Jared Kushner tried and failed to secure a $500m loan from one of Qatar's richest businessmen, before pushing his father-in-law to toe a hard line with the country, it has been alleged.
This intersection between Mr Kushner’s real estate dealings and his father-in-law’s international issues highlights the difficulties of an administration besiged with an unprecedented number of conflicts of interest.
Early in his real estate career, Mr Kushner purchased a building at 666 Fifth Avenue in New York for $1.8bn – a record-setting deal at the time.
These days, however, more than a quarter of the office space in the building is vacant. According to The New York Times, the building has not generated enough to pay its debts in several years, forcing Kushner Companies to cover the multimillion-dollar difference.
In 2015 – while Donald Trump was firing up his presidential campaign – Mr Kushner was working with his biological father to keep the property from going underwater. The men zeroed in on Qatari billionaire sheikh Hamad bin Abdullah Al-Thani (HBJ) as a potential investor.
HBJ eventually agreed to invest $500m in the property, sources tell The Intercept, on the condition that Kushner Companies found the rest of the money for the multi-billion-dollar project on its own.
For help, Kushner Companies turned to Chinese insurance company Anbang. The company agreed to secure a $4bn construction loan to develop the property in early March. But weeks later, as concerns about conflicts of interest mounted, Anbang pulled out.
Without the help of Anbang, Kushner Companies could not meet the rest of HBJ's funding demands. According to one source in the region, HBJ killed the deal. According to another, he simply put it on hold.
Either way, a diplomatic crisis centred around Qatar broke out shortly thereafter. In early June, at least six Gulf Region countries severed or reduced ties to the country, claiming it had supported terrorism.
The countries issued a list of demands necessary for Qatar to regain favour, including shutting down the media network Al-Jazeera, cutting ties with various Islamist groups, limiting ties with Iran, and expelling Turkish troops.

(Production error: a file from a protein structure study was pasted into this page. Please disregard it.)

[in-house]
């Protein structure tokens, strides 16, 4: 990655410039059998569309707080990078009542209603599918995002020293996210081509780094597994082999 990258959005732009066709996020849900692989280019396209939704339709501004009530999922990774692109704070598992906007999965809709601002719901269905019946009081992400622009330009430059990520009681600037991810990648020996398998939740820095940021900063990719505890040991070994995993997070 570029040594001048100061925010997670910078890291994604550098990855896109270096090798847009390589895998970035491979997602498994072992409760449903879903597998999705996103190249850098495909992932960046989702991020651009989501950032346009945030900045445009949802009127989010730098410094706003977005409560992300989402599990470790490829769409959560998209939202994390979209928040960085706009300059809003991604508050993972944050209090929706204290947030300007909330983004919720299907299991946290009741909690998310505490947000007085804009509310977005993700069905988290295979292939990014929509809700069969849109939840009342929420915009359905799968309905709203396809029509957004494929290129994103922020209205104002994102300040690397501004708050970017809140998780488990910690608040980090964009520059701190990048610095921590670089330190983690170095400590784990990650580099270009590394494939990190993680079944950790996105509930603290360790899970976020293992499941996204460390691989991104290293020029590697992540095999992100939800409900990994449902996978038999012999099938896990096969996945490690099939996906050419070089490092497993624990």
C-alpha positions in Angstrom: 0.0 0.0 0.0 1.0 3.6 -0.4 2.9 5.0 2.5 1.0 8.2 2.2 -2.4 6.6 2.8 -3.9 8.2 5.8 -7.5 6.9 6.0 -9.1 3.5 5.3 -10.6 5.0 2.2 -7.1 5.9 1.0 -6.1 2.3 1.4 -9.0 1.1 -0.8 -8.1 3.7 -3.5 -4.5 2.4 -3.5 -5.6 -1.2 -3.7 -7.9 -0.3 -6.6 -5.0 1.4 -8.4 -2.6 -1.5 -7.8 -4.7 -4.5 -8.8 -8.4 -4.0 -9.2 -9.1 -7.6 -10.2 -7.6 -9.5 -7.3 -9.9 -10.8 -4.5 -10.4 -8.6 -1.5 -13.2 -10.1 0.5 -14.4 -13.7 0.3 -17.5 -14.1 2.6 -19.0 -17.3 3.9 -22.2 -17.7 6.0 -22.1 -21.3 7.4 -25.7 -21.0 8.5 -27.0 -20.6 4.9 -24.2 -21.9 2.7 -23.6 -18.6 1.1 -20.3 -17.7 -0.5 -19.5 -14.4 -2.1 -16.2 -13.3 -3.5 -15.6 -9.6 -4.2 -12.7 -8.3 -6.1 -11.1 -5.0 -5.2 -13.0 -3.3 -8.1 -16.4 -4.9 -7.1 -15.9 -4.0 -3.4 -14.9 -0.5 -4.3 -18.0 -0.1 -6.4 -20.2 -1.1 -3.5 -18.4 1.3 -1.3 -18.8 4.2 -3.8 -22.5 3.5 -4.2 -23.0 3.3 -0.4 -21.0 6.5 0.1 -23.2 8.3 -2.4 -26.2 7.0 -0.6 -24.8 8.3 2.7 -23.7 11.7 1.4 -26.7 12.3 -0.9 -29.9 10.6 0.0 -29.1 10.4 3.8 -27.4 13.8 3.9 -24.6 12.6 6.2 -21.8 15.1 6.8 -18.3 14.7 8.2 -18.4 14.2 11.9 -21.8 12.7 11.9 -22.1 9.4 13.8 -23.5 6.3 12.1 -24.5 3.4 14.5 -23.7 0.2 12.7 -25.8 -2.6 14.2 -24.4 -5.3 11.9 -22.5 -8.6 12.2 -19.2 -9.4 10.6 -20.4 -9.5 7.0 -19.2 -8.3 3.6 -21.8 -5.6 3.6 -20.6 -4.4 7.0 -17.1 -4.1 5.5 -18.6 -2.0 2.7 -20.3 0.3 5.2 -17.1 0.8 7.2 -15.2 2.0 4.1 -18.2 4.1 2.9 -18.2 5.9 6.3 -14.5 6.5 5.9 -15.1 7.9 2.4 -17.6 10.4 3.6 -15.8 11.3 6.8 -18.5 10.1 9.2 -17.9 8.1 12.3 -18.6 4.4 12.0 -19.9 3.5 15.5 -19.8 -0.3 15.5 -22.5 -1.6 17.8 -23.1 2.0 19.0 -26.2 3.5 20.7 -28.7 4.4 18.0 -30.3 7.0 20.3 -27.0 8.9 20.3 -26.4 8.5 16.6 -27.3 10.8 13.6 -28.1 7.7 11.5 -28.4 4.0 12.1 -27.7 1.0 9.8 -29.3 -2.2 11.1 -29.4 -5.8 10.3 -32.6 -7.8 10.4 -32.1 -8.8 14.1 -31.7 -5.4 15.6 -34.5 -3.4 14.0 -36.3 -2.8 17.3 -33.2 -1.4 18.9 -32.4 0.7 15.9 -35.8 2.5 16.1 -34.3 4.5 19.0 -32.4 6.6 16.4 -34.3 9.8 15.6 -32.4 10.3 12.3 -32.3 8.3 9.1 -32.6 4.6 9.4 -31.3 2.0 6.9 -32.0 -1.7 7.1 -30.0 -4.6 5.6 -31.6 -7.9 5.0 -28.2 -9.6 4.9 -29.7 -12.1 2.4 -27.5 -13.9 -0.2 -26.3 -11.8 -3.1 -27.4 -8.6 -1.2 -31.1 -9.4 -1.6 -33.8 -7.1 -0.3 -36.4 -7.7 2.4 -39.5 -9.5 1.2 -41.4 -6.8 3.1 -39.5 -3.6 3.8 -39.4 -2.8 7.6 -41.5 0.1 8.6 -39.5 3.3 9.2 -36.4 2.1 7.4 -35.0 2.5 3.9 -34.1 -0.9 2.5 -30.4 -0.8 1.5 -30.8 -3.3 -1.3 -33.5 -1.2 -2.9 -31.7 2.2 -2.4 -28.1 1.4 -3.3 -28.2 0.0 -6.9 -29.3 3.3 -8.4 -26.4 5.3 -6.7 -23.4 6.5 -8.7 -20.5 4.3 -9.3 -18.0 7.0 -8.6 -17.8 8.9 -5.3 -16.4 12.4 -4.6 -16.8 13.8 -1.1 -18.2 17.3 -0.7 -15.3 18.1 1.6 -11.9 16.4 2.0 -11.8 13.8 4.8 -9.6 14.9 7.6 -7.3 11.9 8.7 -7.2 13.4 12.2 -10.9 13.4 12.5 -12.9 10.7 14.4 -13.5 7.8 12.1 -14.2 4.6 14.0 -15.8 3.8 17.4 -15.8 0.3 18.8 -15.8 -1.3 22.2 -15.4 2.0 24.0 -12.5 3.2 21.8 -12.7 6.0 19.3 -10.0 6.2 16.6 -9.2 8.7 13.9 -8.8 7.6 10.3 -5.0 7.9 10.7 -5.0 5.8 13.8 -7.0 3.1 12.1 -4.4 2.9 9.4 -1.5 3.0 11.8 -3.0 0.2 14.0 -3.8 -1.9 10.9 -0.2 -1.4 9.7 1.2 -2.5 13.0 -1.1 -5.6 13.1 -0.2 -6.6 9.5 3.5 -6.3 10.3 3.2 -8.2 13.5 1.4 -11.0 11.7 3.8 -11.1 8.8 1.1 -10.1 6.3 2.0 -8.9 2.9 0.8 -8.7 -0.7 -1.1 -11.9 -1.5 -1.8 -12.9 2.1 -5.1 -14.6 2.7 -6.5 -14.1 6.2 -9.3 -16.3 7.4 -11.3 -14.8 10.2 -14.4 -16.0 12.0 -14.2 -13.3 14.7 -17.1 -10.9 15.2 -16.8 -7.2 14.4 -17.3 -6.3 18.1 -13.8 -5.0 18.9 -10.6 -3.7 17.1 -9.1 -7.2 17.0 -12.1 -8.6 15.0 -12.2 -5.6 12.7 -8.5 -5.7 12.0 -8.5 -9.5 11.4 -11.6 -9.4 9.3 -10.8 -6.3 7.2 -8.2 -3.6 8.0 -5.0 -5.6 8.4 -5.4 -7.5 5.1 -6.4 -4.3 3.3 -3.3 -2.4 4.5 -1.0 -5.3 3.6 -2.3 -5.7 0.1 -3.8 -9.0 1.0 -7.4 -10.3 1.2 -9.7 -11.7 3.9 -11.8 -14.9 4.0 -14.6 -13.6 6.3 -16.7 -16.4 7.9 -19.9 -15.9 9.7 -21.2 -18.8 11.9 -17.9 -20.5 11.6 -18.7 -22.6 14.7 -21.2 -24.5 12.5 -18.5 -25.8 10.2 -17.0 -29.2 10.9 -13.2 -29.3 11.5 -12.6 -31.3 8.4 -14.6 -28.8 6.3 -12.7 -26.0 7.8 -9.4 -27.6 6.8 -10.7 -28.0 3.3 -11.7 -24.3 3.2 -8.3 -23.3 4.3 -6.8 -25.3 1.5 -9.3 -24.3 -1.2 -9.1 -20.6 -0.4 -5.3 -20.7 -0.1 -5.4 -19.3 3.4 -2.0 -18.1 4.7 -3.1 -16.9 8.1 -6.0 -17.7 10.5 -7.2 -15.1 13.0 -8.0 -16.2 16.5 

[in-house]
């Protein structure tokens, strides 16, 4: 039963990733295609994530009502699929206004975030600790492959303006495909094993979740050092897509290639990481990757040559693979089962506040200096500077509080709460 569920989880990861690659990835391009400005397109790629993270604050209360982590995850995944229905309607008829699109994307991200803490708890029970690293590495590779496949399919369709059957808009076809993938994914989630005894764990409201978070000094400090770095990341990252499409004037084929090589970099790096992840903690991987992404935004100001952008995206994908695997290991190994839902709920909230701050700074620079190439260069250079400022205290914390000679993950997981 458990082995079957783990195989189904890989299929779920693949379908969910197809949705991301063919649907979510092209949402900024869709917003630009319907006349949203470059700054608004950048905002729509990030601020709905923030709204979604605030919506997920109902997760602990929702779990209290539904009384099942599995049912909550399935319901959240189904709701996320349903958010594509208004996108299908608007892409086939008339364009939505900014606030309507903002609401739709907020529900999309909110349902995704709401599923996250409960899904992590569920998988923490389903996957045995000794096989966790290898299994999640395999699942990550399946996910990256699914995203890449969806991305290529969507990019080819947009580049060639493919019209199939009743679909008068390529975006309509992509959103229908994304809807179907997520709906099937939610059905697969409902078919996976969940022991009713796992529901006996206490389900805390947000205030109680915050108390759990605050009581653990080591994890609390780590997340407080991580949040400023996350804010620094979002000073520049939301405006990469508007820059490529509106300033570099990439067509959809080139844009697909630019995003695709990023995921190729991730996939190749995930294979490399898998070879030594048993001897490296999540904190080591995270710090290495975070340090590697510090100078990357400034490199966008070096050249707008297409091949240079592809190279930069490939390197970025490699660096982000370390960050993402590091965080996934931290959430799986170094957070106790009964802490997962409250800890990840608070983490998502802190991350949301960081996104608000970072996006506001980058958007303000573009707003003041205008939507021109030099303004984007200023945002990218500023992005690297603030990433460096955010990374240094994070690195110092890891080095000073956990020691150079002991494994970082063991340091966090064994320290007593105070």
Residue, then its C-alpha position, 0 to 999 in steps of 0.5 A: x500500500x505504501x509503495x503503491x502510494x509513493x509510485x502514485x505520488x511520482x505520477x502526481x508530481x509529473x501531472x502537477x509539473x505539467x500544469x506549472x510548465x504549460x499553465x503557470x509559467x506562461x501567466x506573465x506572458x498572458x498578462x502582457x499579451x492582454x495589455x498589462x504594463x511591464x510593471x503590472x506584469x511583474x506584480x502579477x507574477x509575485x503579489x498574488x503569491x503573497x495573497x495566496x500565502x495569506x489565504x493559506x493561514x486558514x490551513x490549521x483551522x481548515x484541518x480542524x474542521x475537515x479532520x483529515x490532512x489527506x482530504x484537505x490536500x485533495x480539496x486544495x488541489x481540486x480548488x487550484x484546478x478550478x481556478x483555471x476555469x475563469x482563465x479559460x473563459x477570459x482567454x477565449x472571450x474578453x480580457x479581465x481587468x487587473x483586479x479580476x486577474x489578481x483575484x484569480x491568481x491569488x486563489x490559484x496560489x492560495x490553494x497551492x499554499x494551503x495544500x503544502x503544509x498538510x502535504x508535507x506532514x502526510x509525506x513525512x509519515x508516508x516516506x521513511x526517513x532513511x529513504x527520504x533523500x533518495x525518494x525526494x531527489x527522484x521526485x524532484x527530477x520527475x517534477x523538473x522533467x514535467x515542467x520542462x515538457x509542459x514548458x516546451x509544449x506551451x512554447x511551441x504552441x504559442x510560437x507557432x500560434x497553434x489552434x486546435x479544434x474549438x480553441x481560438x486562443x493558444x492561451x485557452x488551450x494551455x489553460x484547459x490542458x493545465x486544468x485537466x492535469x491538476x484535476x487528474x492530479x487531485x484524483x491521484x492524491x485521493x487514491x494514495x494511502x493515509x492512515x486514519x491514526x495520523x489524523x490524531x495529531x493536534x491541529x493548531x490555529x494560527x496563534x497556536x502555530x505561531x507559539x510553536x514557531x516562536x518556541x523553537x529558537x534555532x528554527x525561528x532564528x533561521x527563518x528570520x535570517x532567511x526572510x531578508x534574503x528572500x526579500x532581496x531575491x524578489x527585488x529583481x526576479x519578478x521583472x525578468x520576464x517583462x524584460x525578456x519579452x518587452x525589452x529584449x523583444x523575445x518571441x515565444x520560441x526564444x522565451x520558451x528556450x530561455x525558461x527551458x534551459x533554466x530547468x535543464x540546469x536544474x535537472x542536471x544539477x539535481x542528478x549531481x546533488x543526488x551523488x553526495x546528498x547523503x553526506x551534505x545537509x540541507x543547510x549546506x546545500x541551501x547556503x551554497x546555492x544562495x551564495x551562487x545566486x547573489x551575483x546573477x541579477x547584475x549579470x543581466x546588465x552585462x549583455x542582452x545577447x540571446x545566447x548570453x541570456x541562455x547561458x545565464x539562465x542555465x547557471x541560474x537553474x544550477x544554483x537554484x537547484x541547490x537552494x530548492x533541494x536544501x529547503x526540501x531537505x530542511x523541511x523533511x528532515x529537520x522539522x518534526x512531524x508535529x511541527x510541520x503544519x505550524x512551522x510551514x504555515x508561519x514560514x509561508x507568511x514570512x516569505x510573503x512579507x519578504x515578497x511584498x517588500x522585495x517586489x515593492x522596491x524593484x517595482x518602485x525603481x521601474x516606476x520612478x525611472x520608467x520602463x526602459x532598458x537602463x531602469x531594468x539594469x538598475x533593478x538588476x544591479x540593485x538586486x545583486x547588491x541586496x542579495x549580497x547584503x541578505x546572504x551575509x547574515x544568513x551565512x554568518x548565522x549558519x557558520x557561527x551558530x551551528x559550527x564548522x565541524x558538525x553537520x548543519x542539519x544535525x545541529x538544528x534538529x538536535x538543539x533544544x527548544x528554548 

The move sent the tiny, isolated nation into an economic tailspin. Secretary of State Rex Tillerson quickly encouraged the countries to engage in “calm and thoughtful dialogue“ and asked for “no further escalation by the parties in the region”.
Mr Trump, however, unleashed a string of criticism toward the country, calling it a “funder of terrorism at a very high level”.
“So good to see the Saudi Arabia visit with the King and 50 countries already paying off,” he tweeted on 6 June. “They said they would take a hard line on funding, extremism, and all reference was pointing to Qatar.”
The President’s position took Mr Tillerson by surprise, and sources say he suspected Mr Kushner was behind it all.
A source close to Mr Tillerson told The American Conservative that the Secretary of State is convinced that some of Mr Trump’s remarks were written by UAE ambassador Yousef Al Otaiba – a close friend of Mr Kushner.
“Otaiba weighed in with Jared and Jared weighed in with Trump,” the source said. “What a mess.”
But even if the source’s account of the proceedings is true, it still leaves open the question of why Mr Kushner wanted to convince the President to speak out against Qatar.
Mr Tillerson's reasons for supporting the small country, and urging a quick end to the conflict, however, are more clear: The US runs a crucial airbase out of the country, which runs air campaigns against Isis in Iraq and Syria, and helps protect Israel.
Mr Tillerson left on Monday for a trip to Turkey, Kuwait, the UAE, Qatar, and Saudi Arabia to help mediate an end to the crisis. Kushner Companies did not respond to The Independent’s request for comment.
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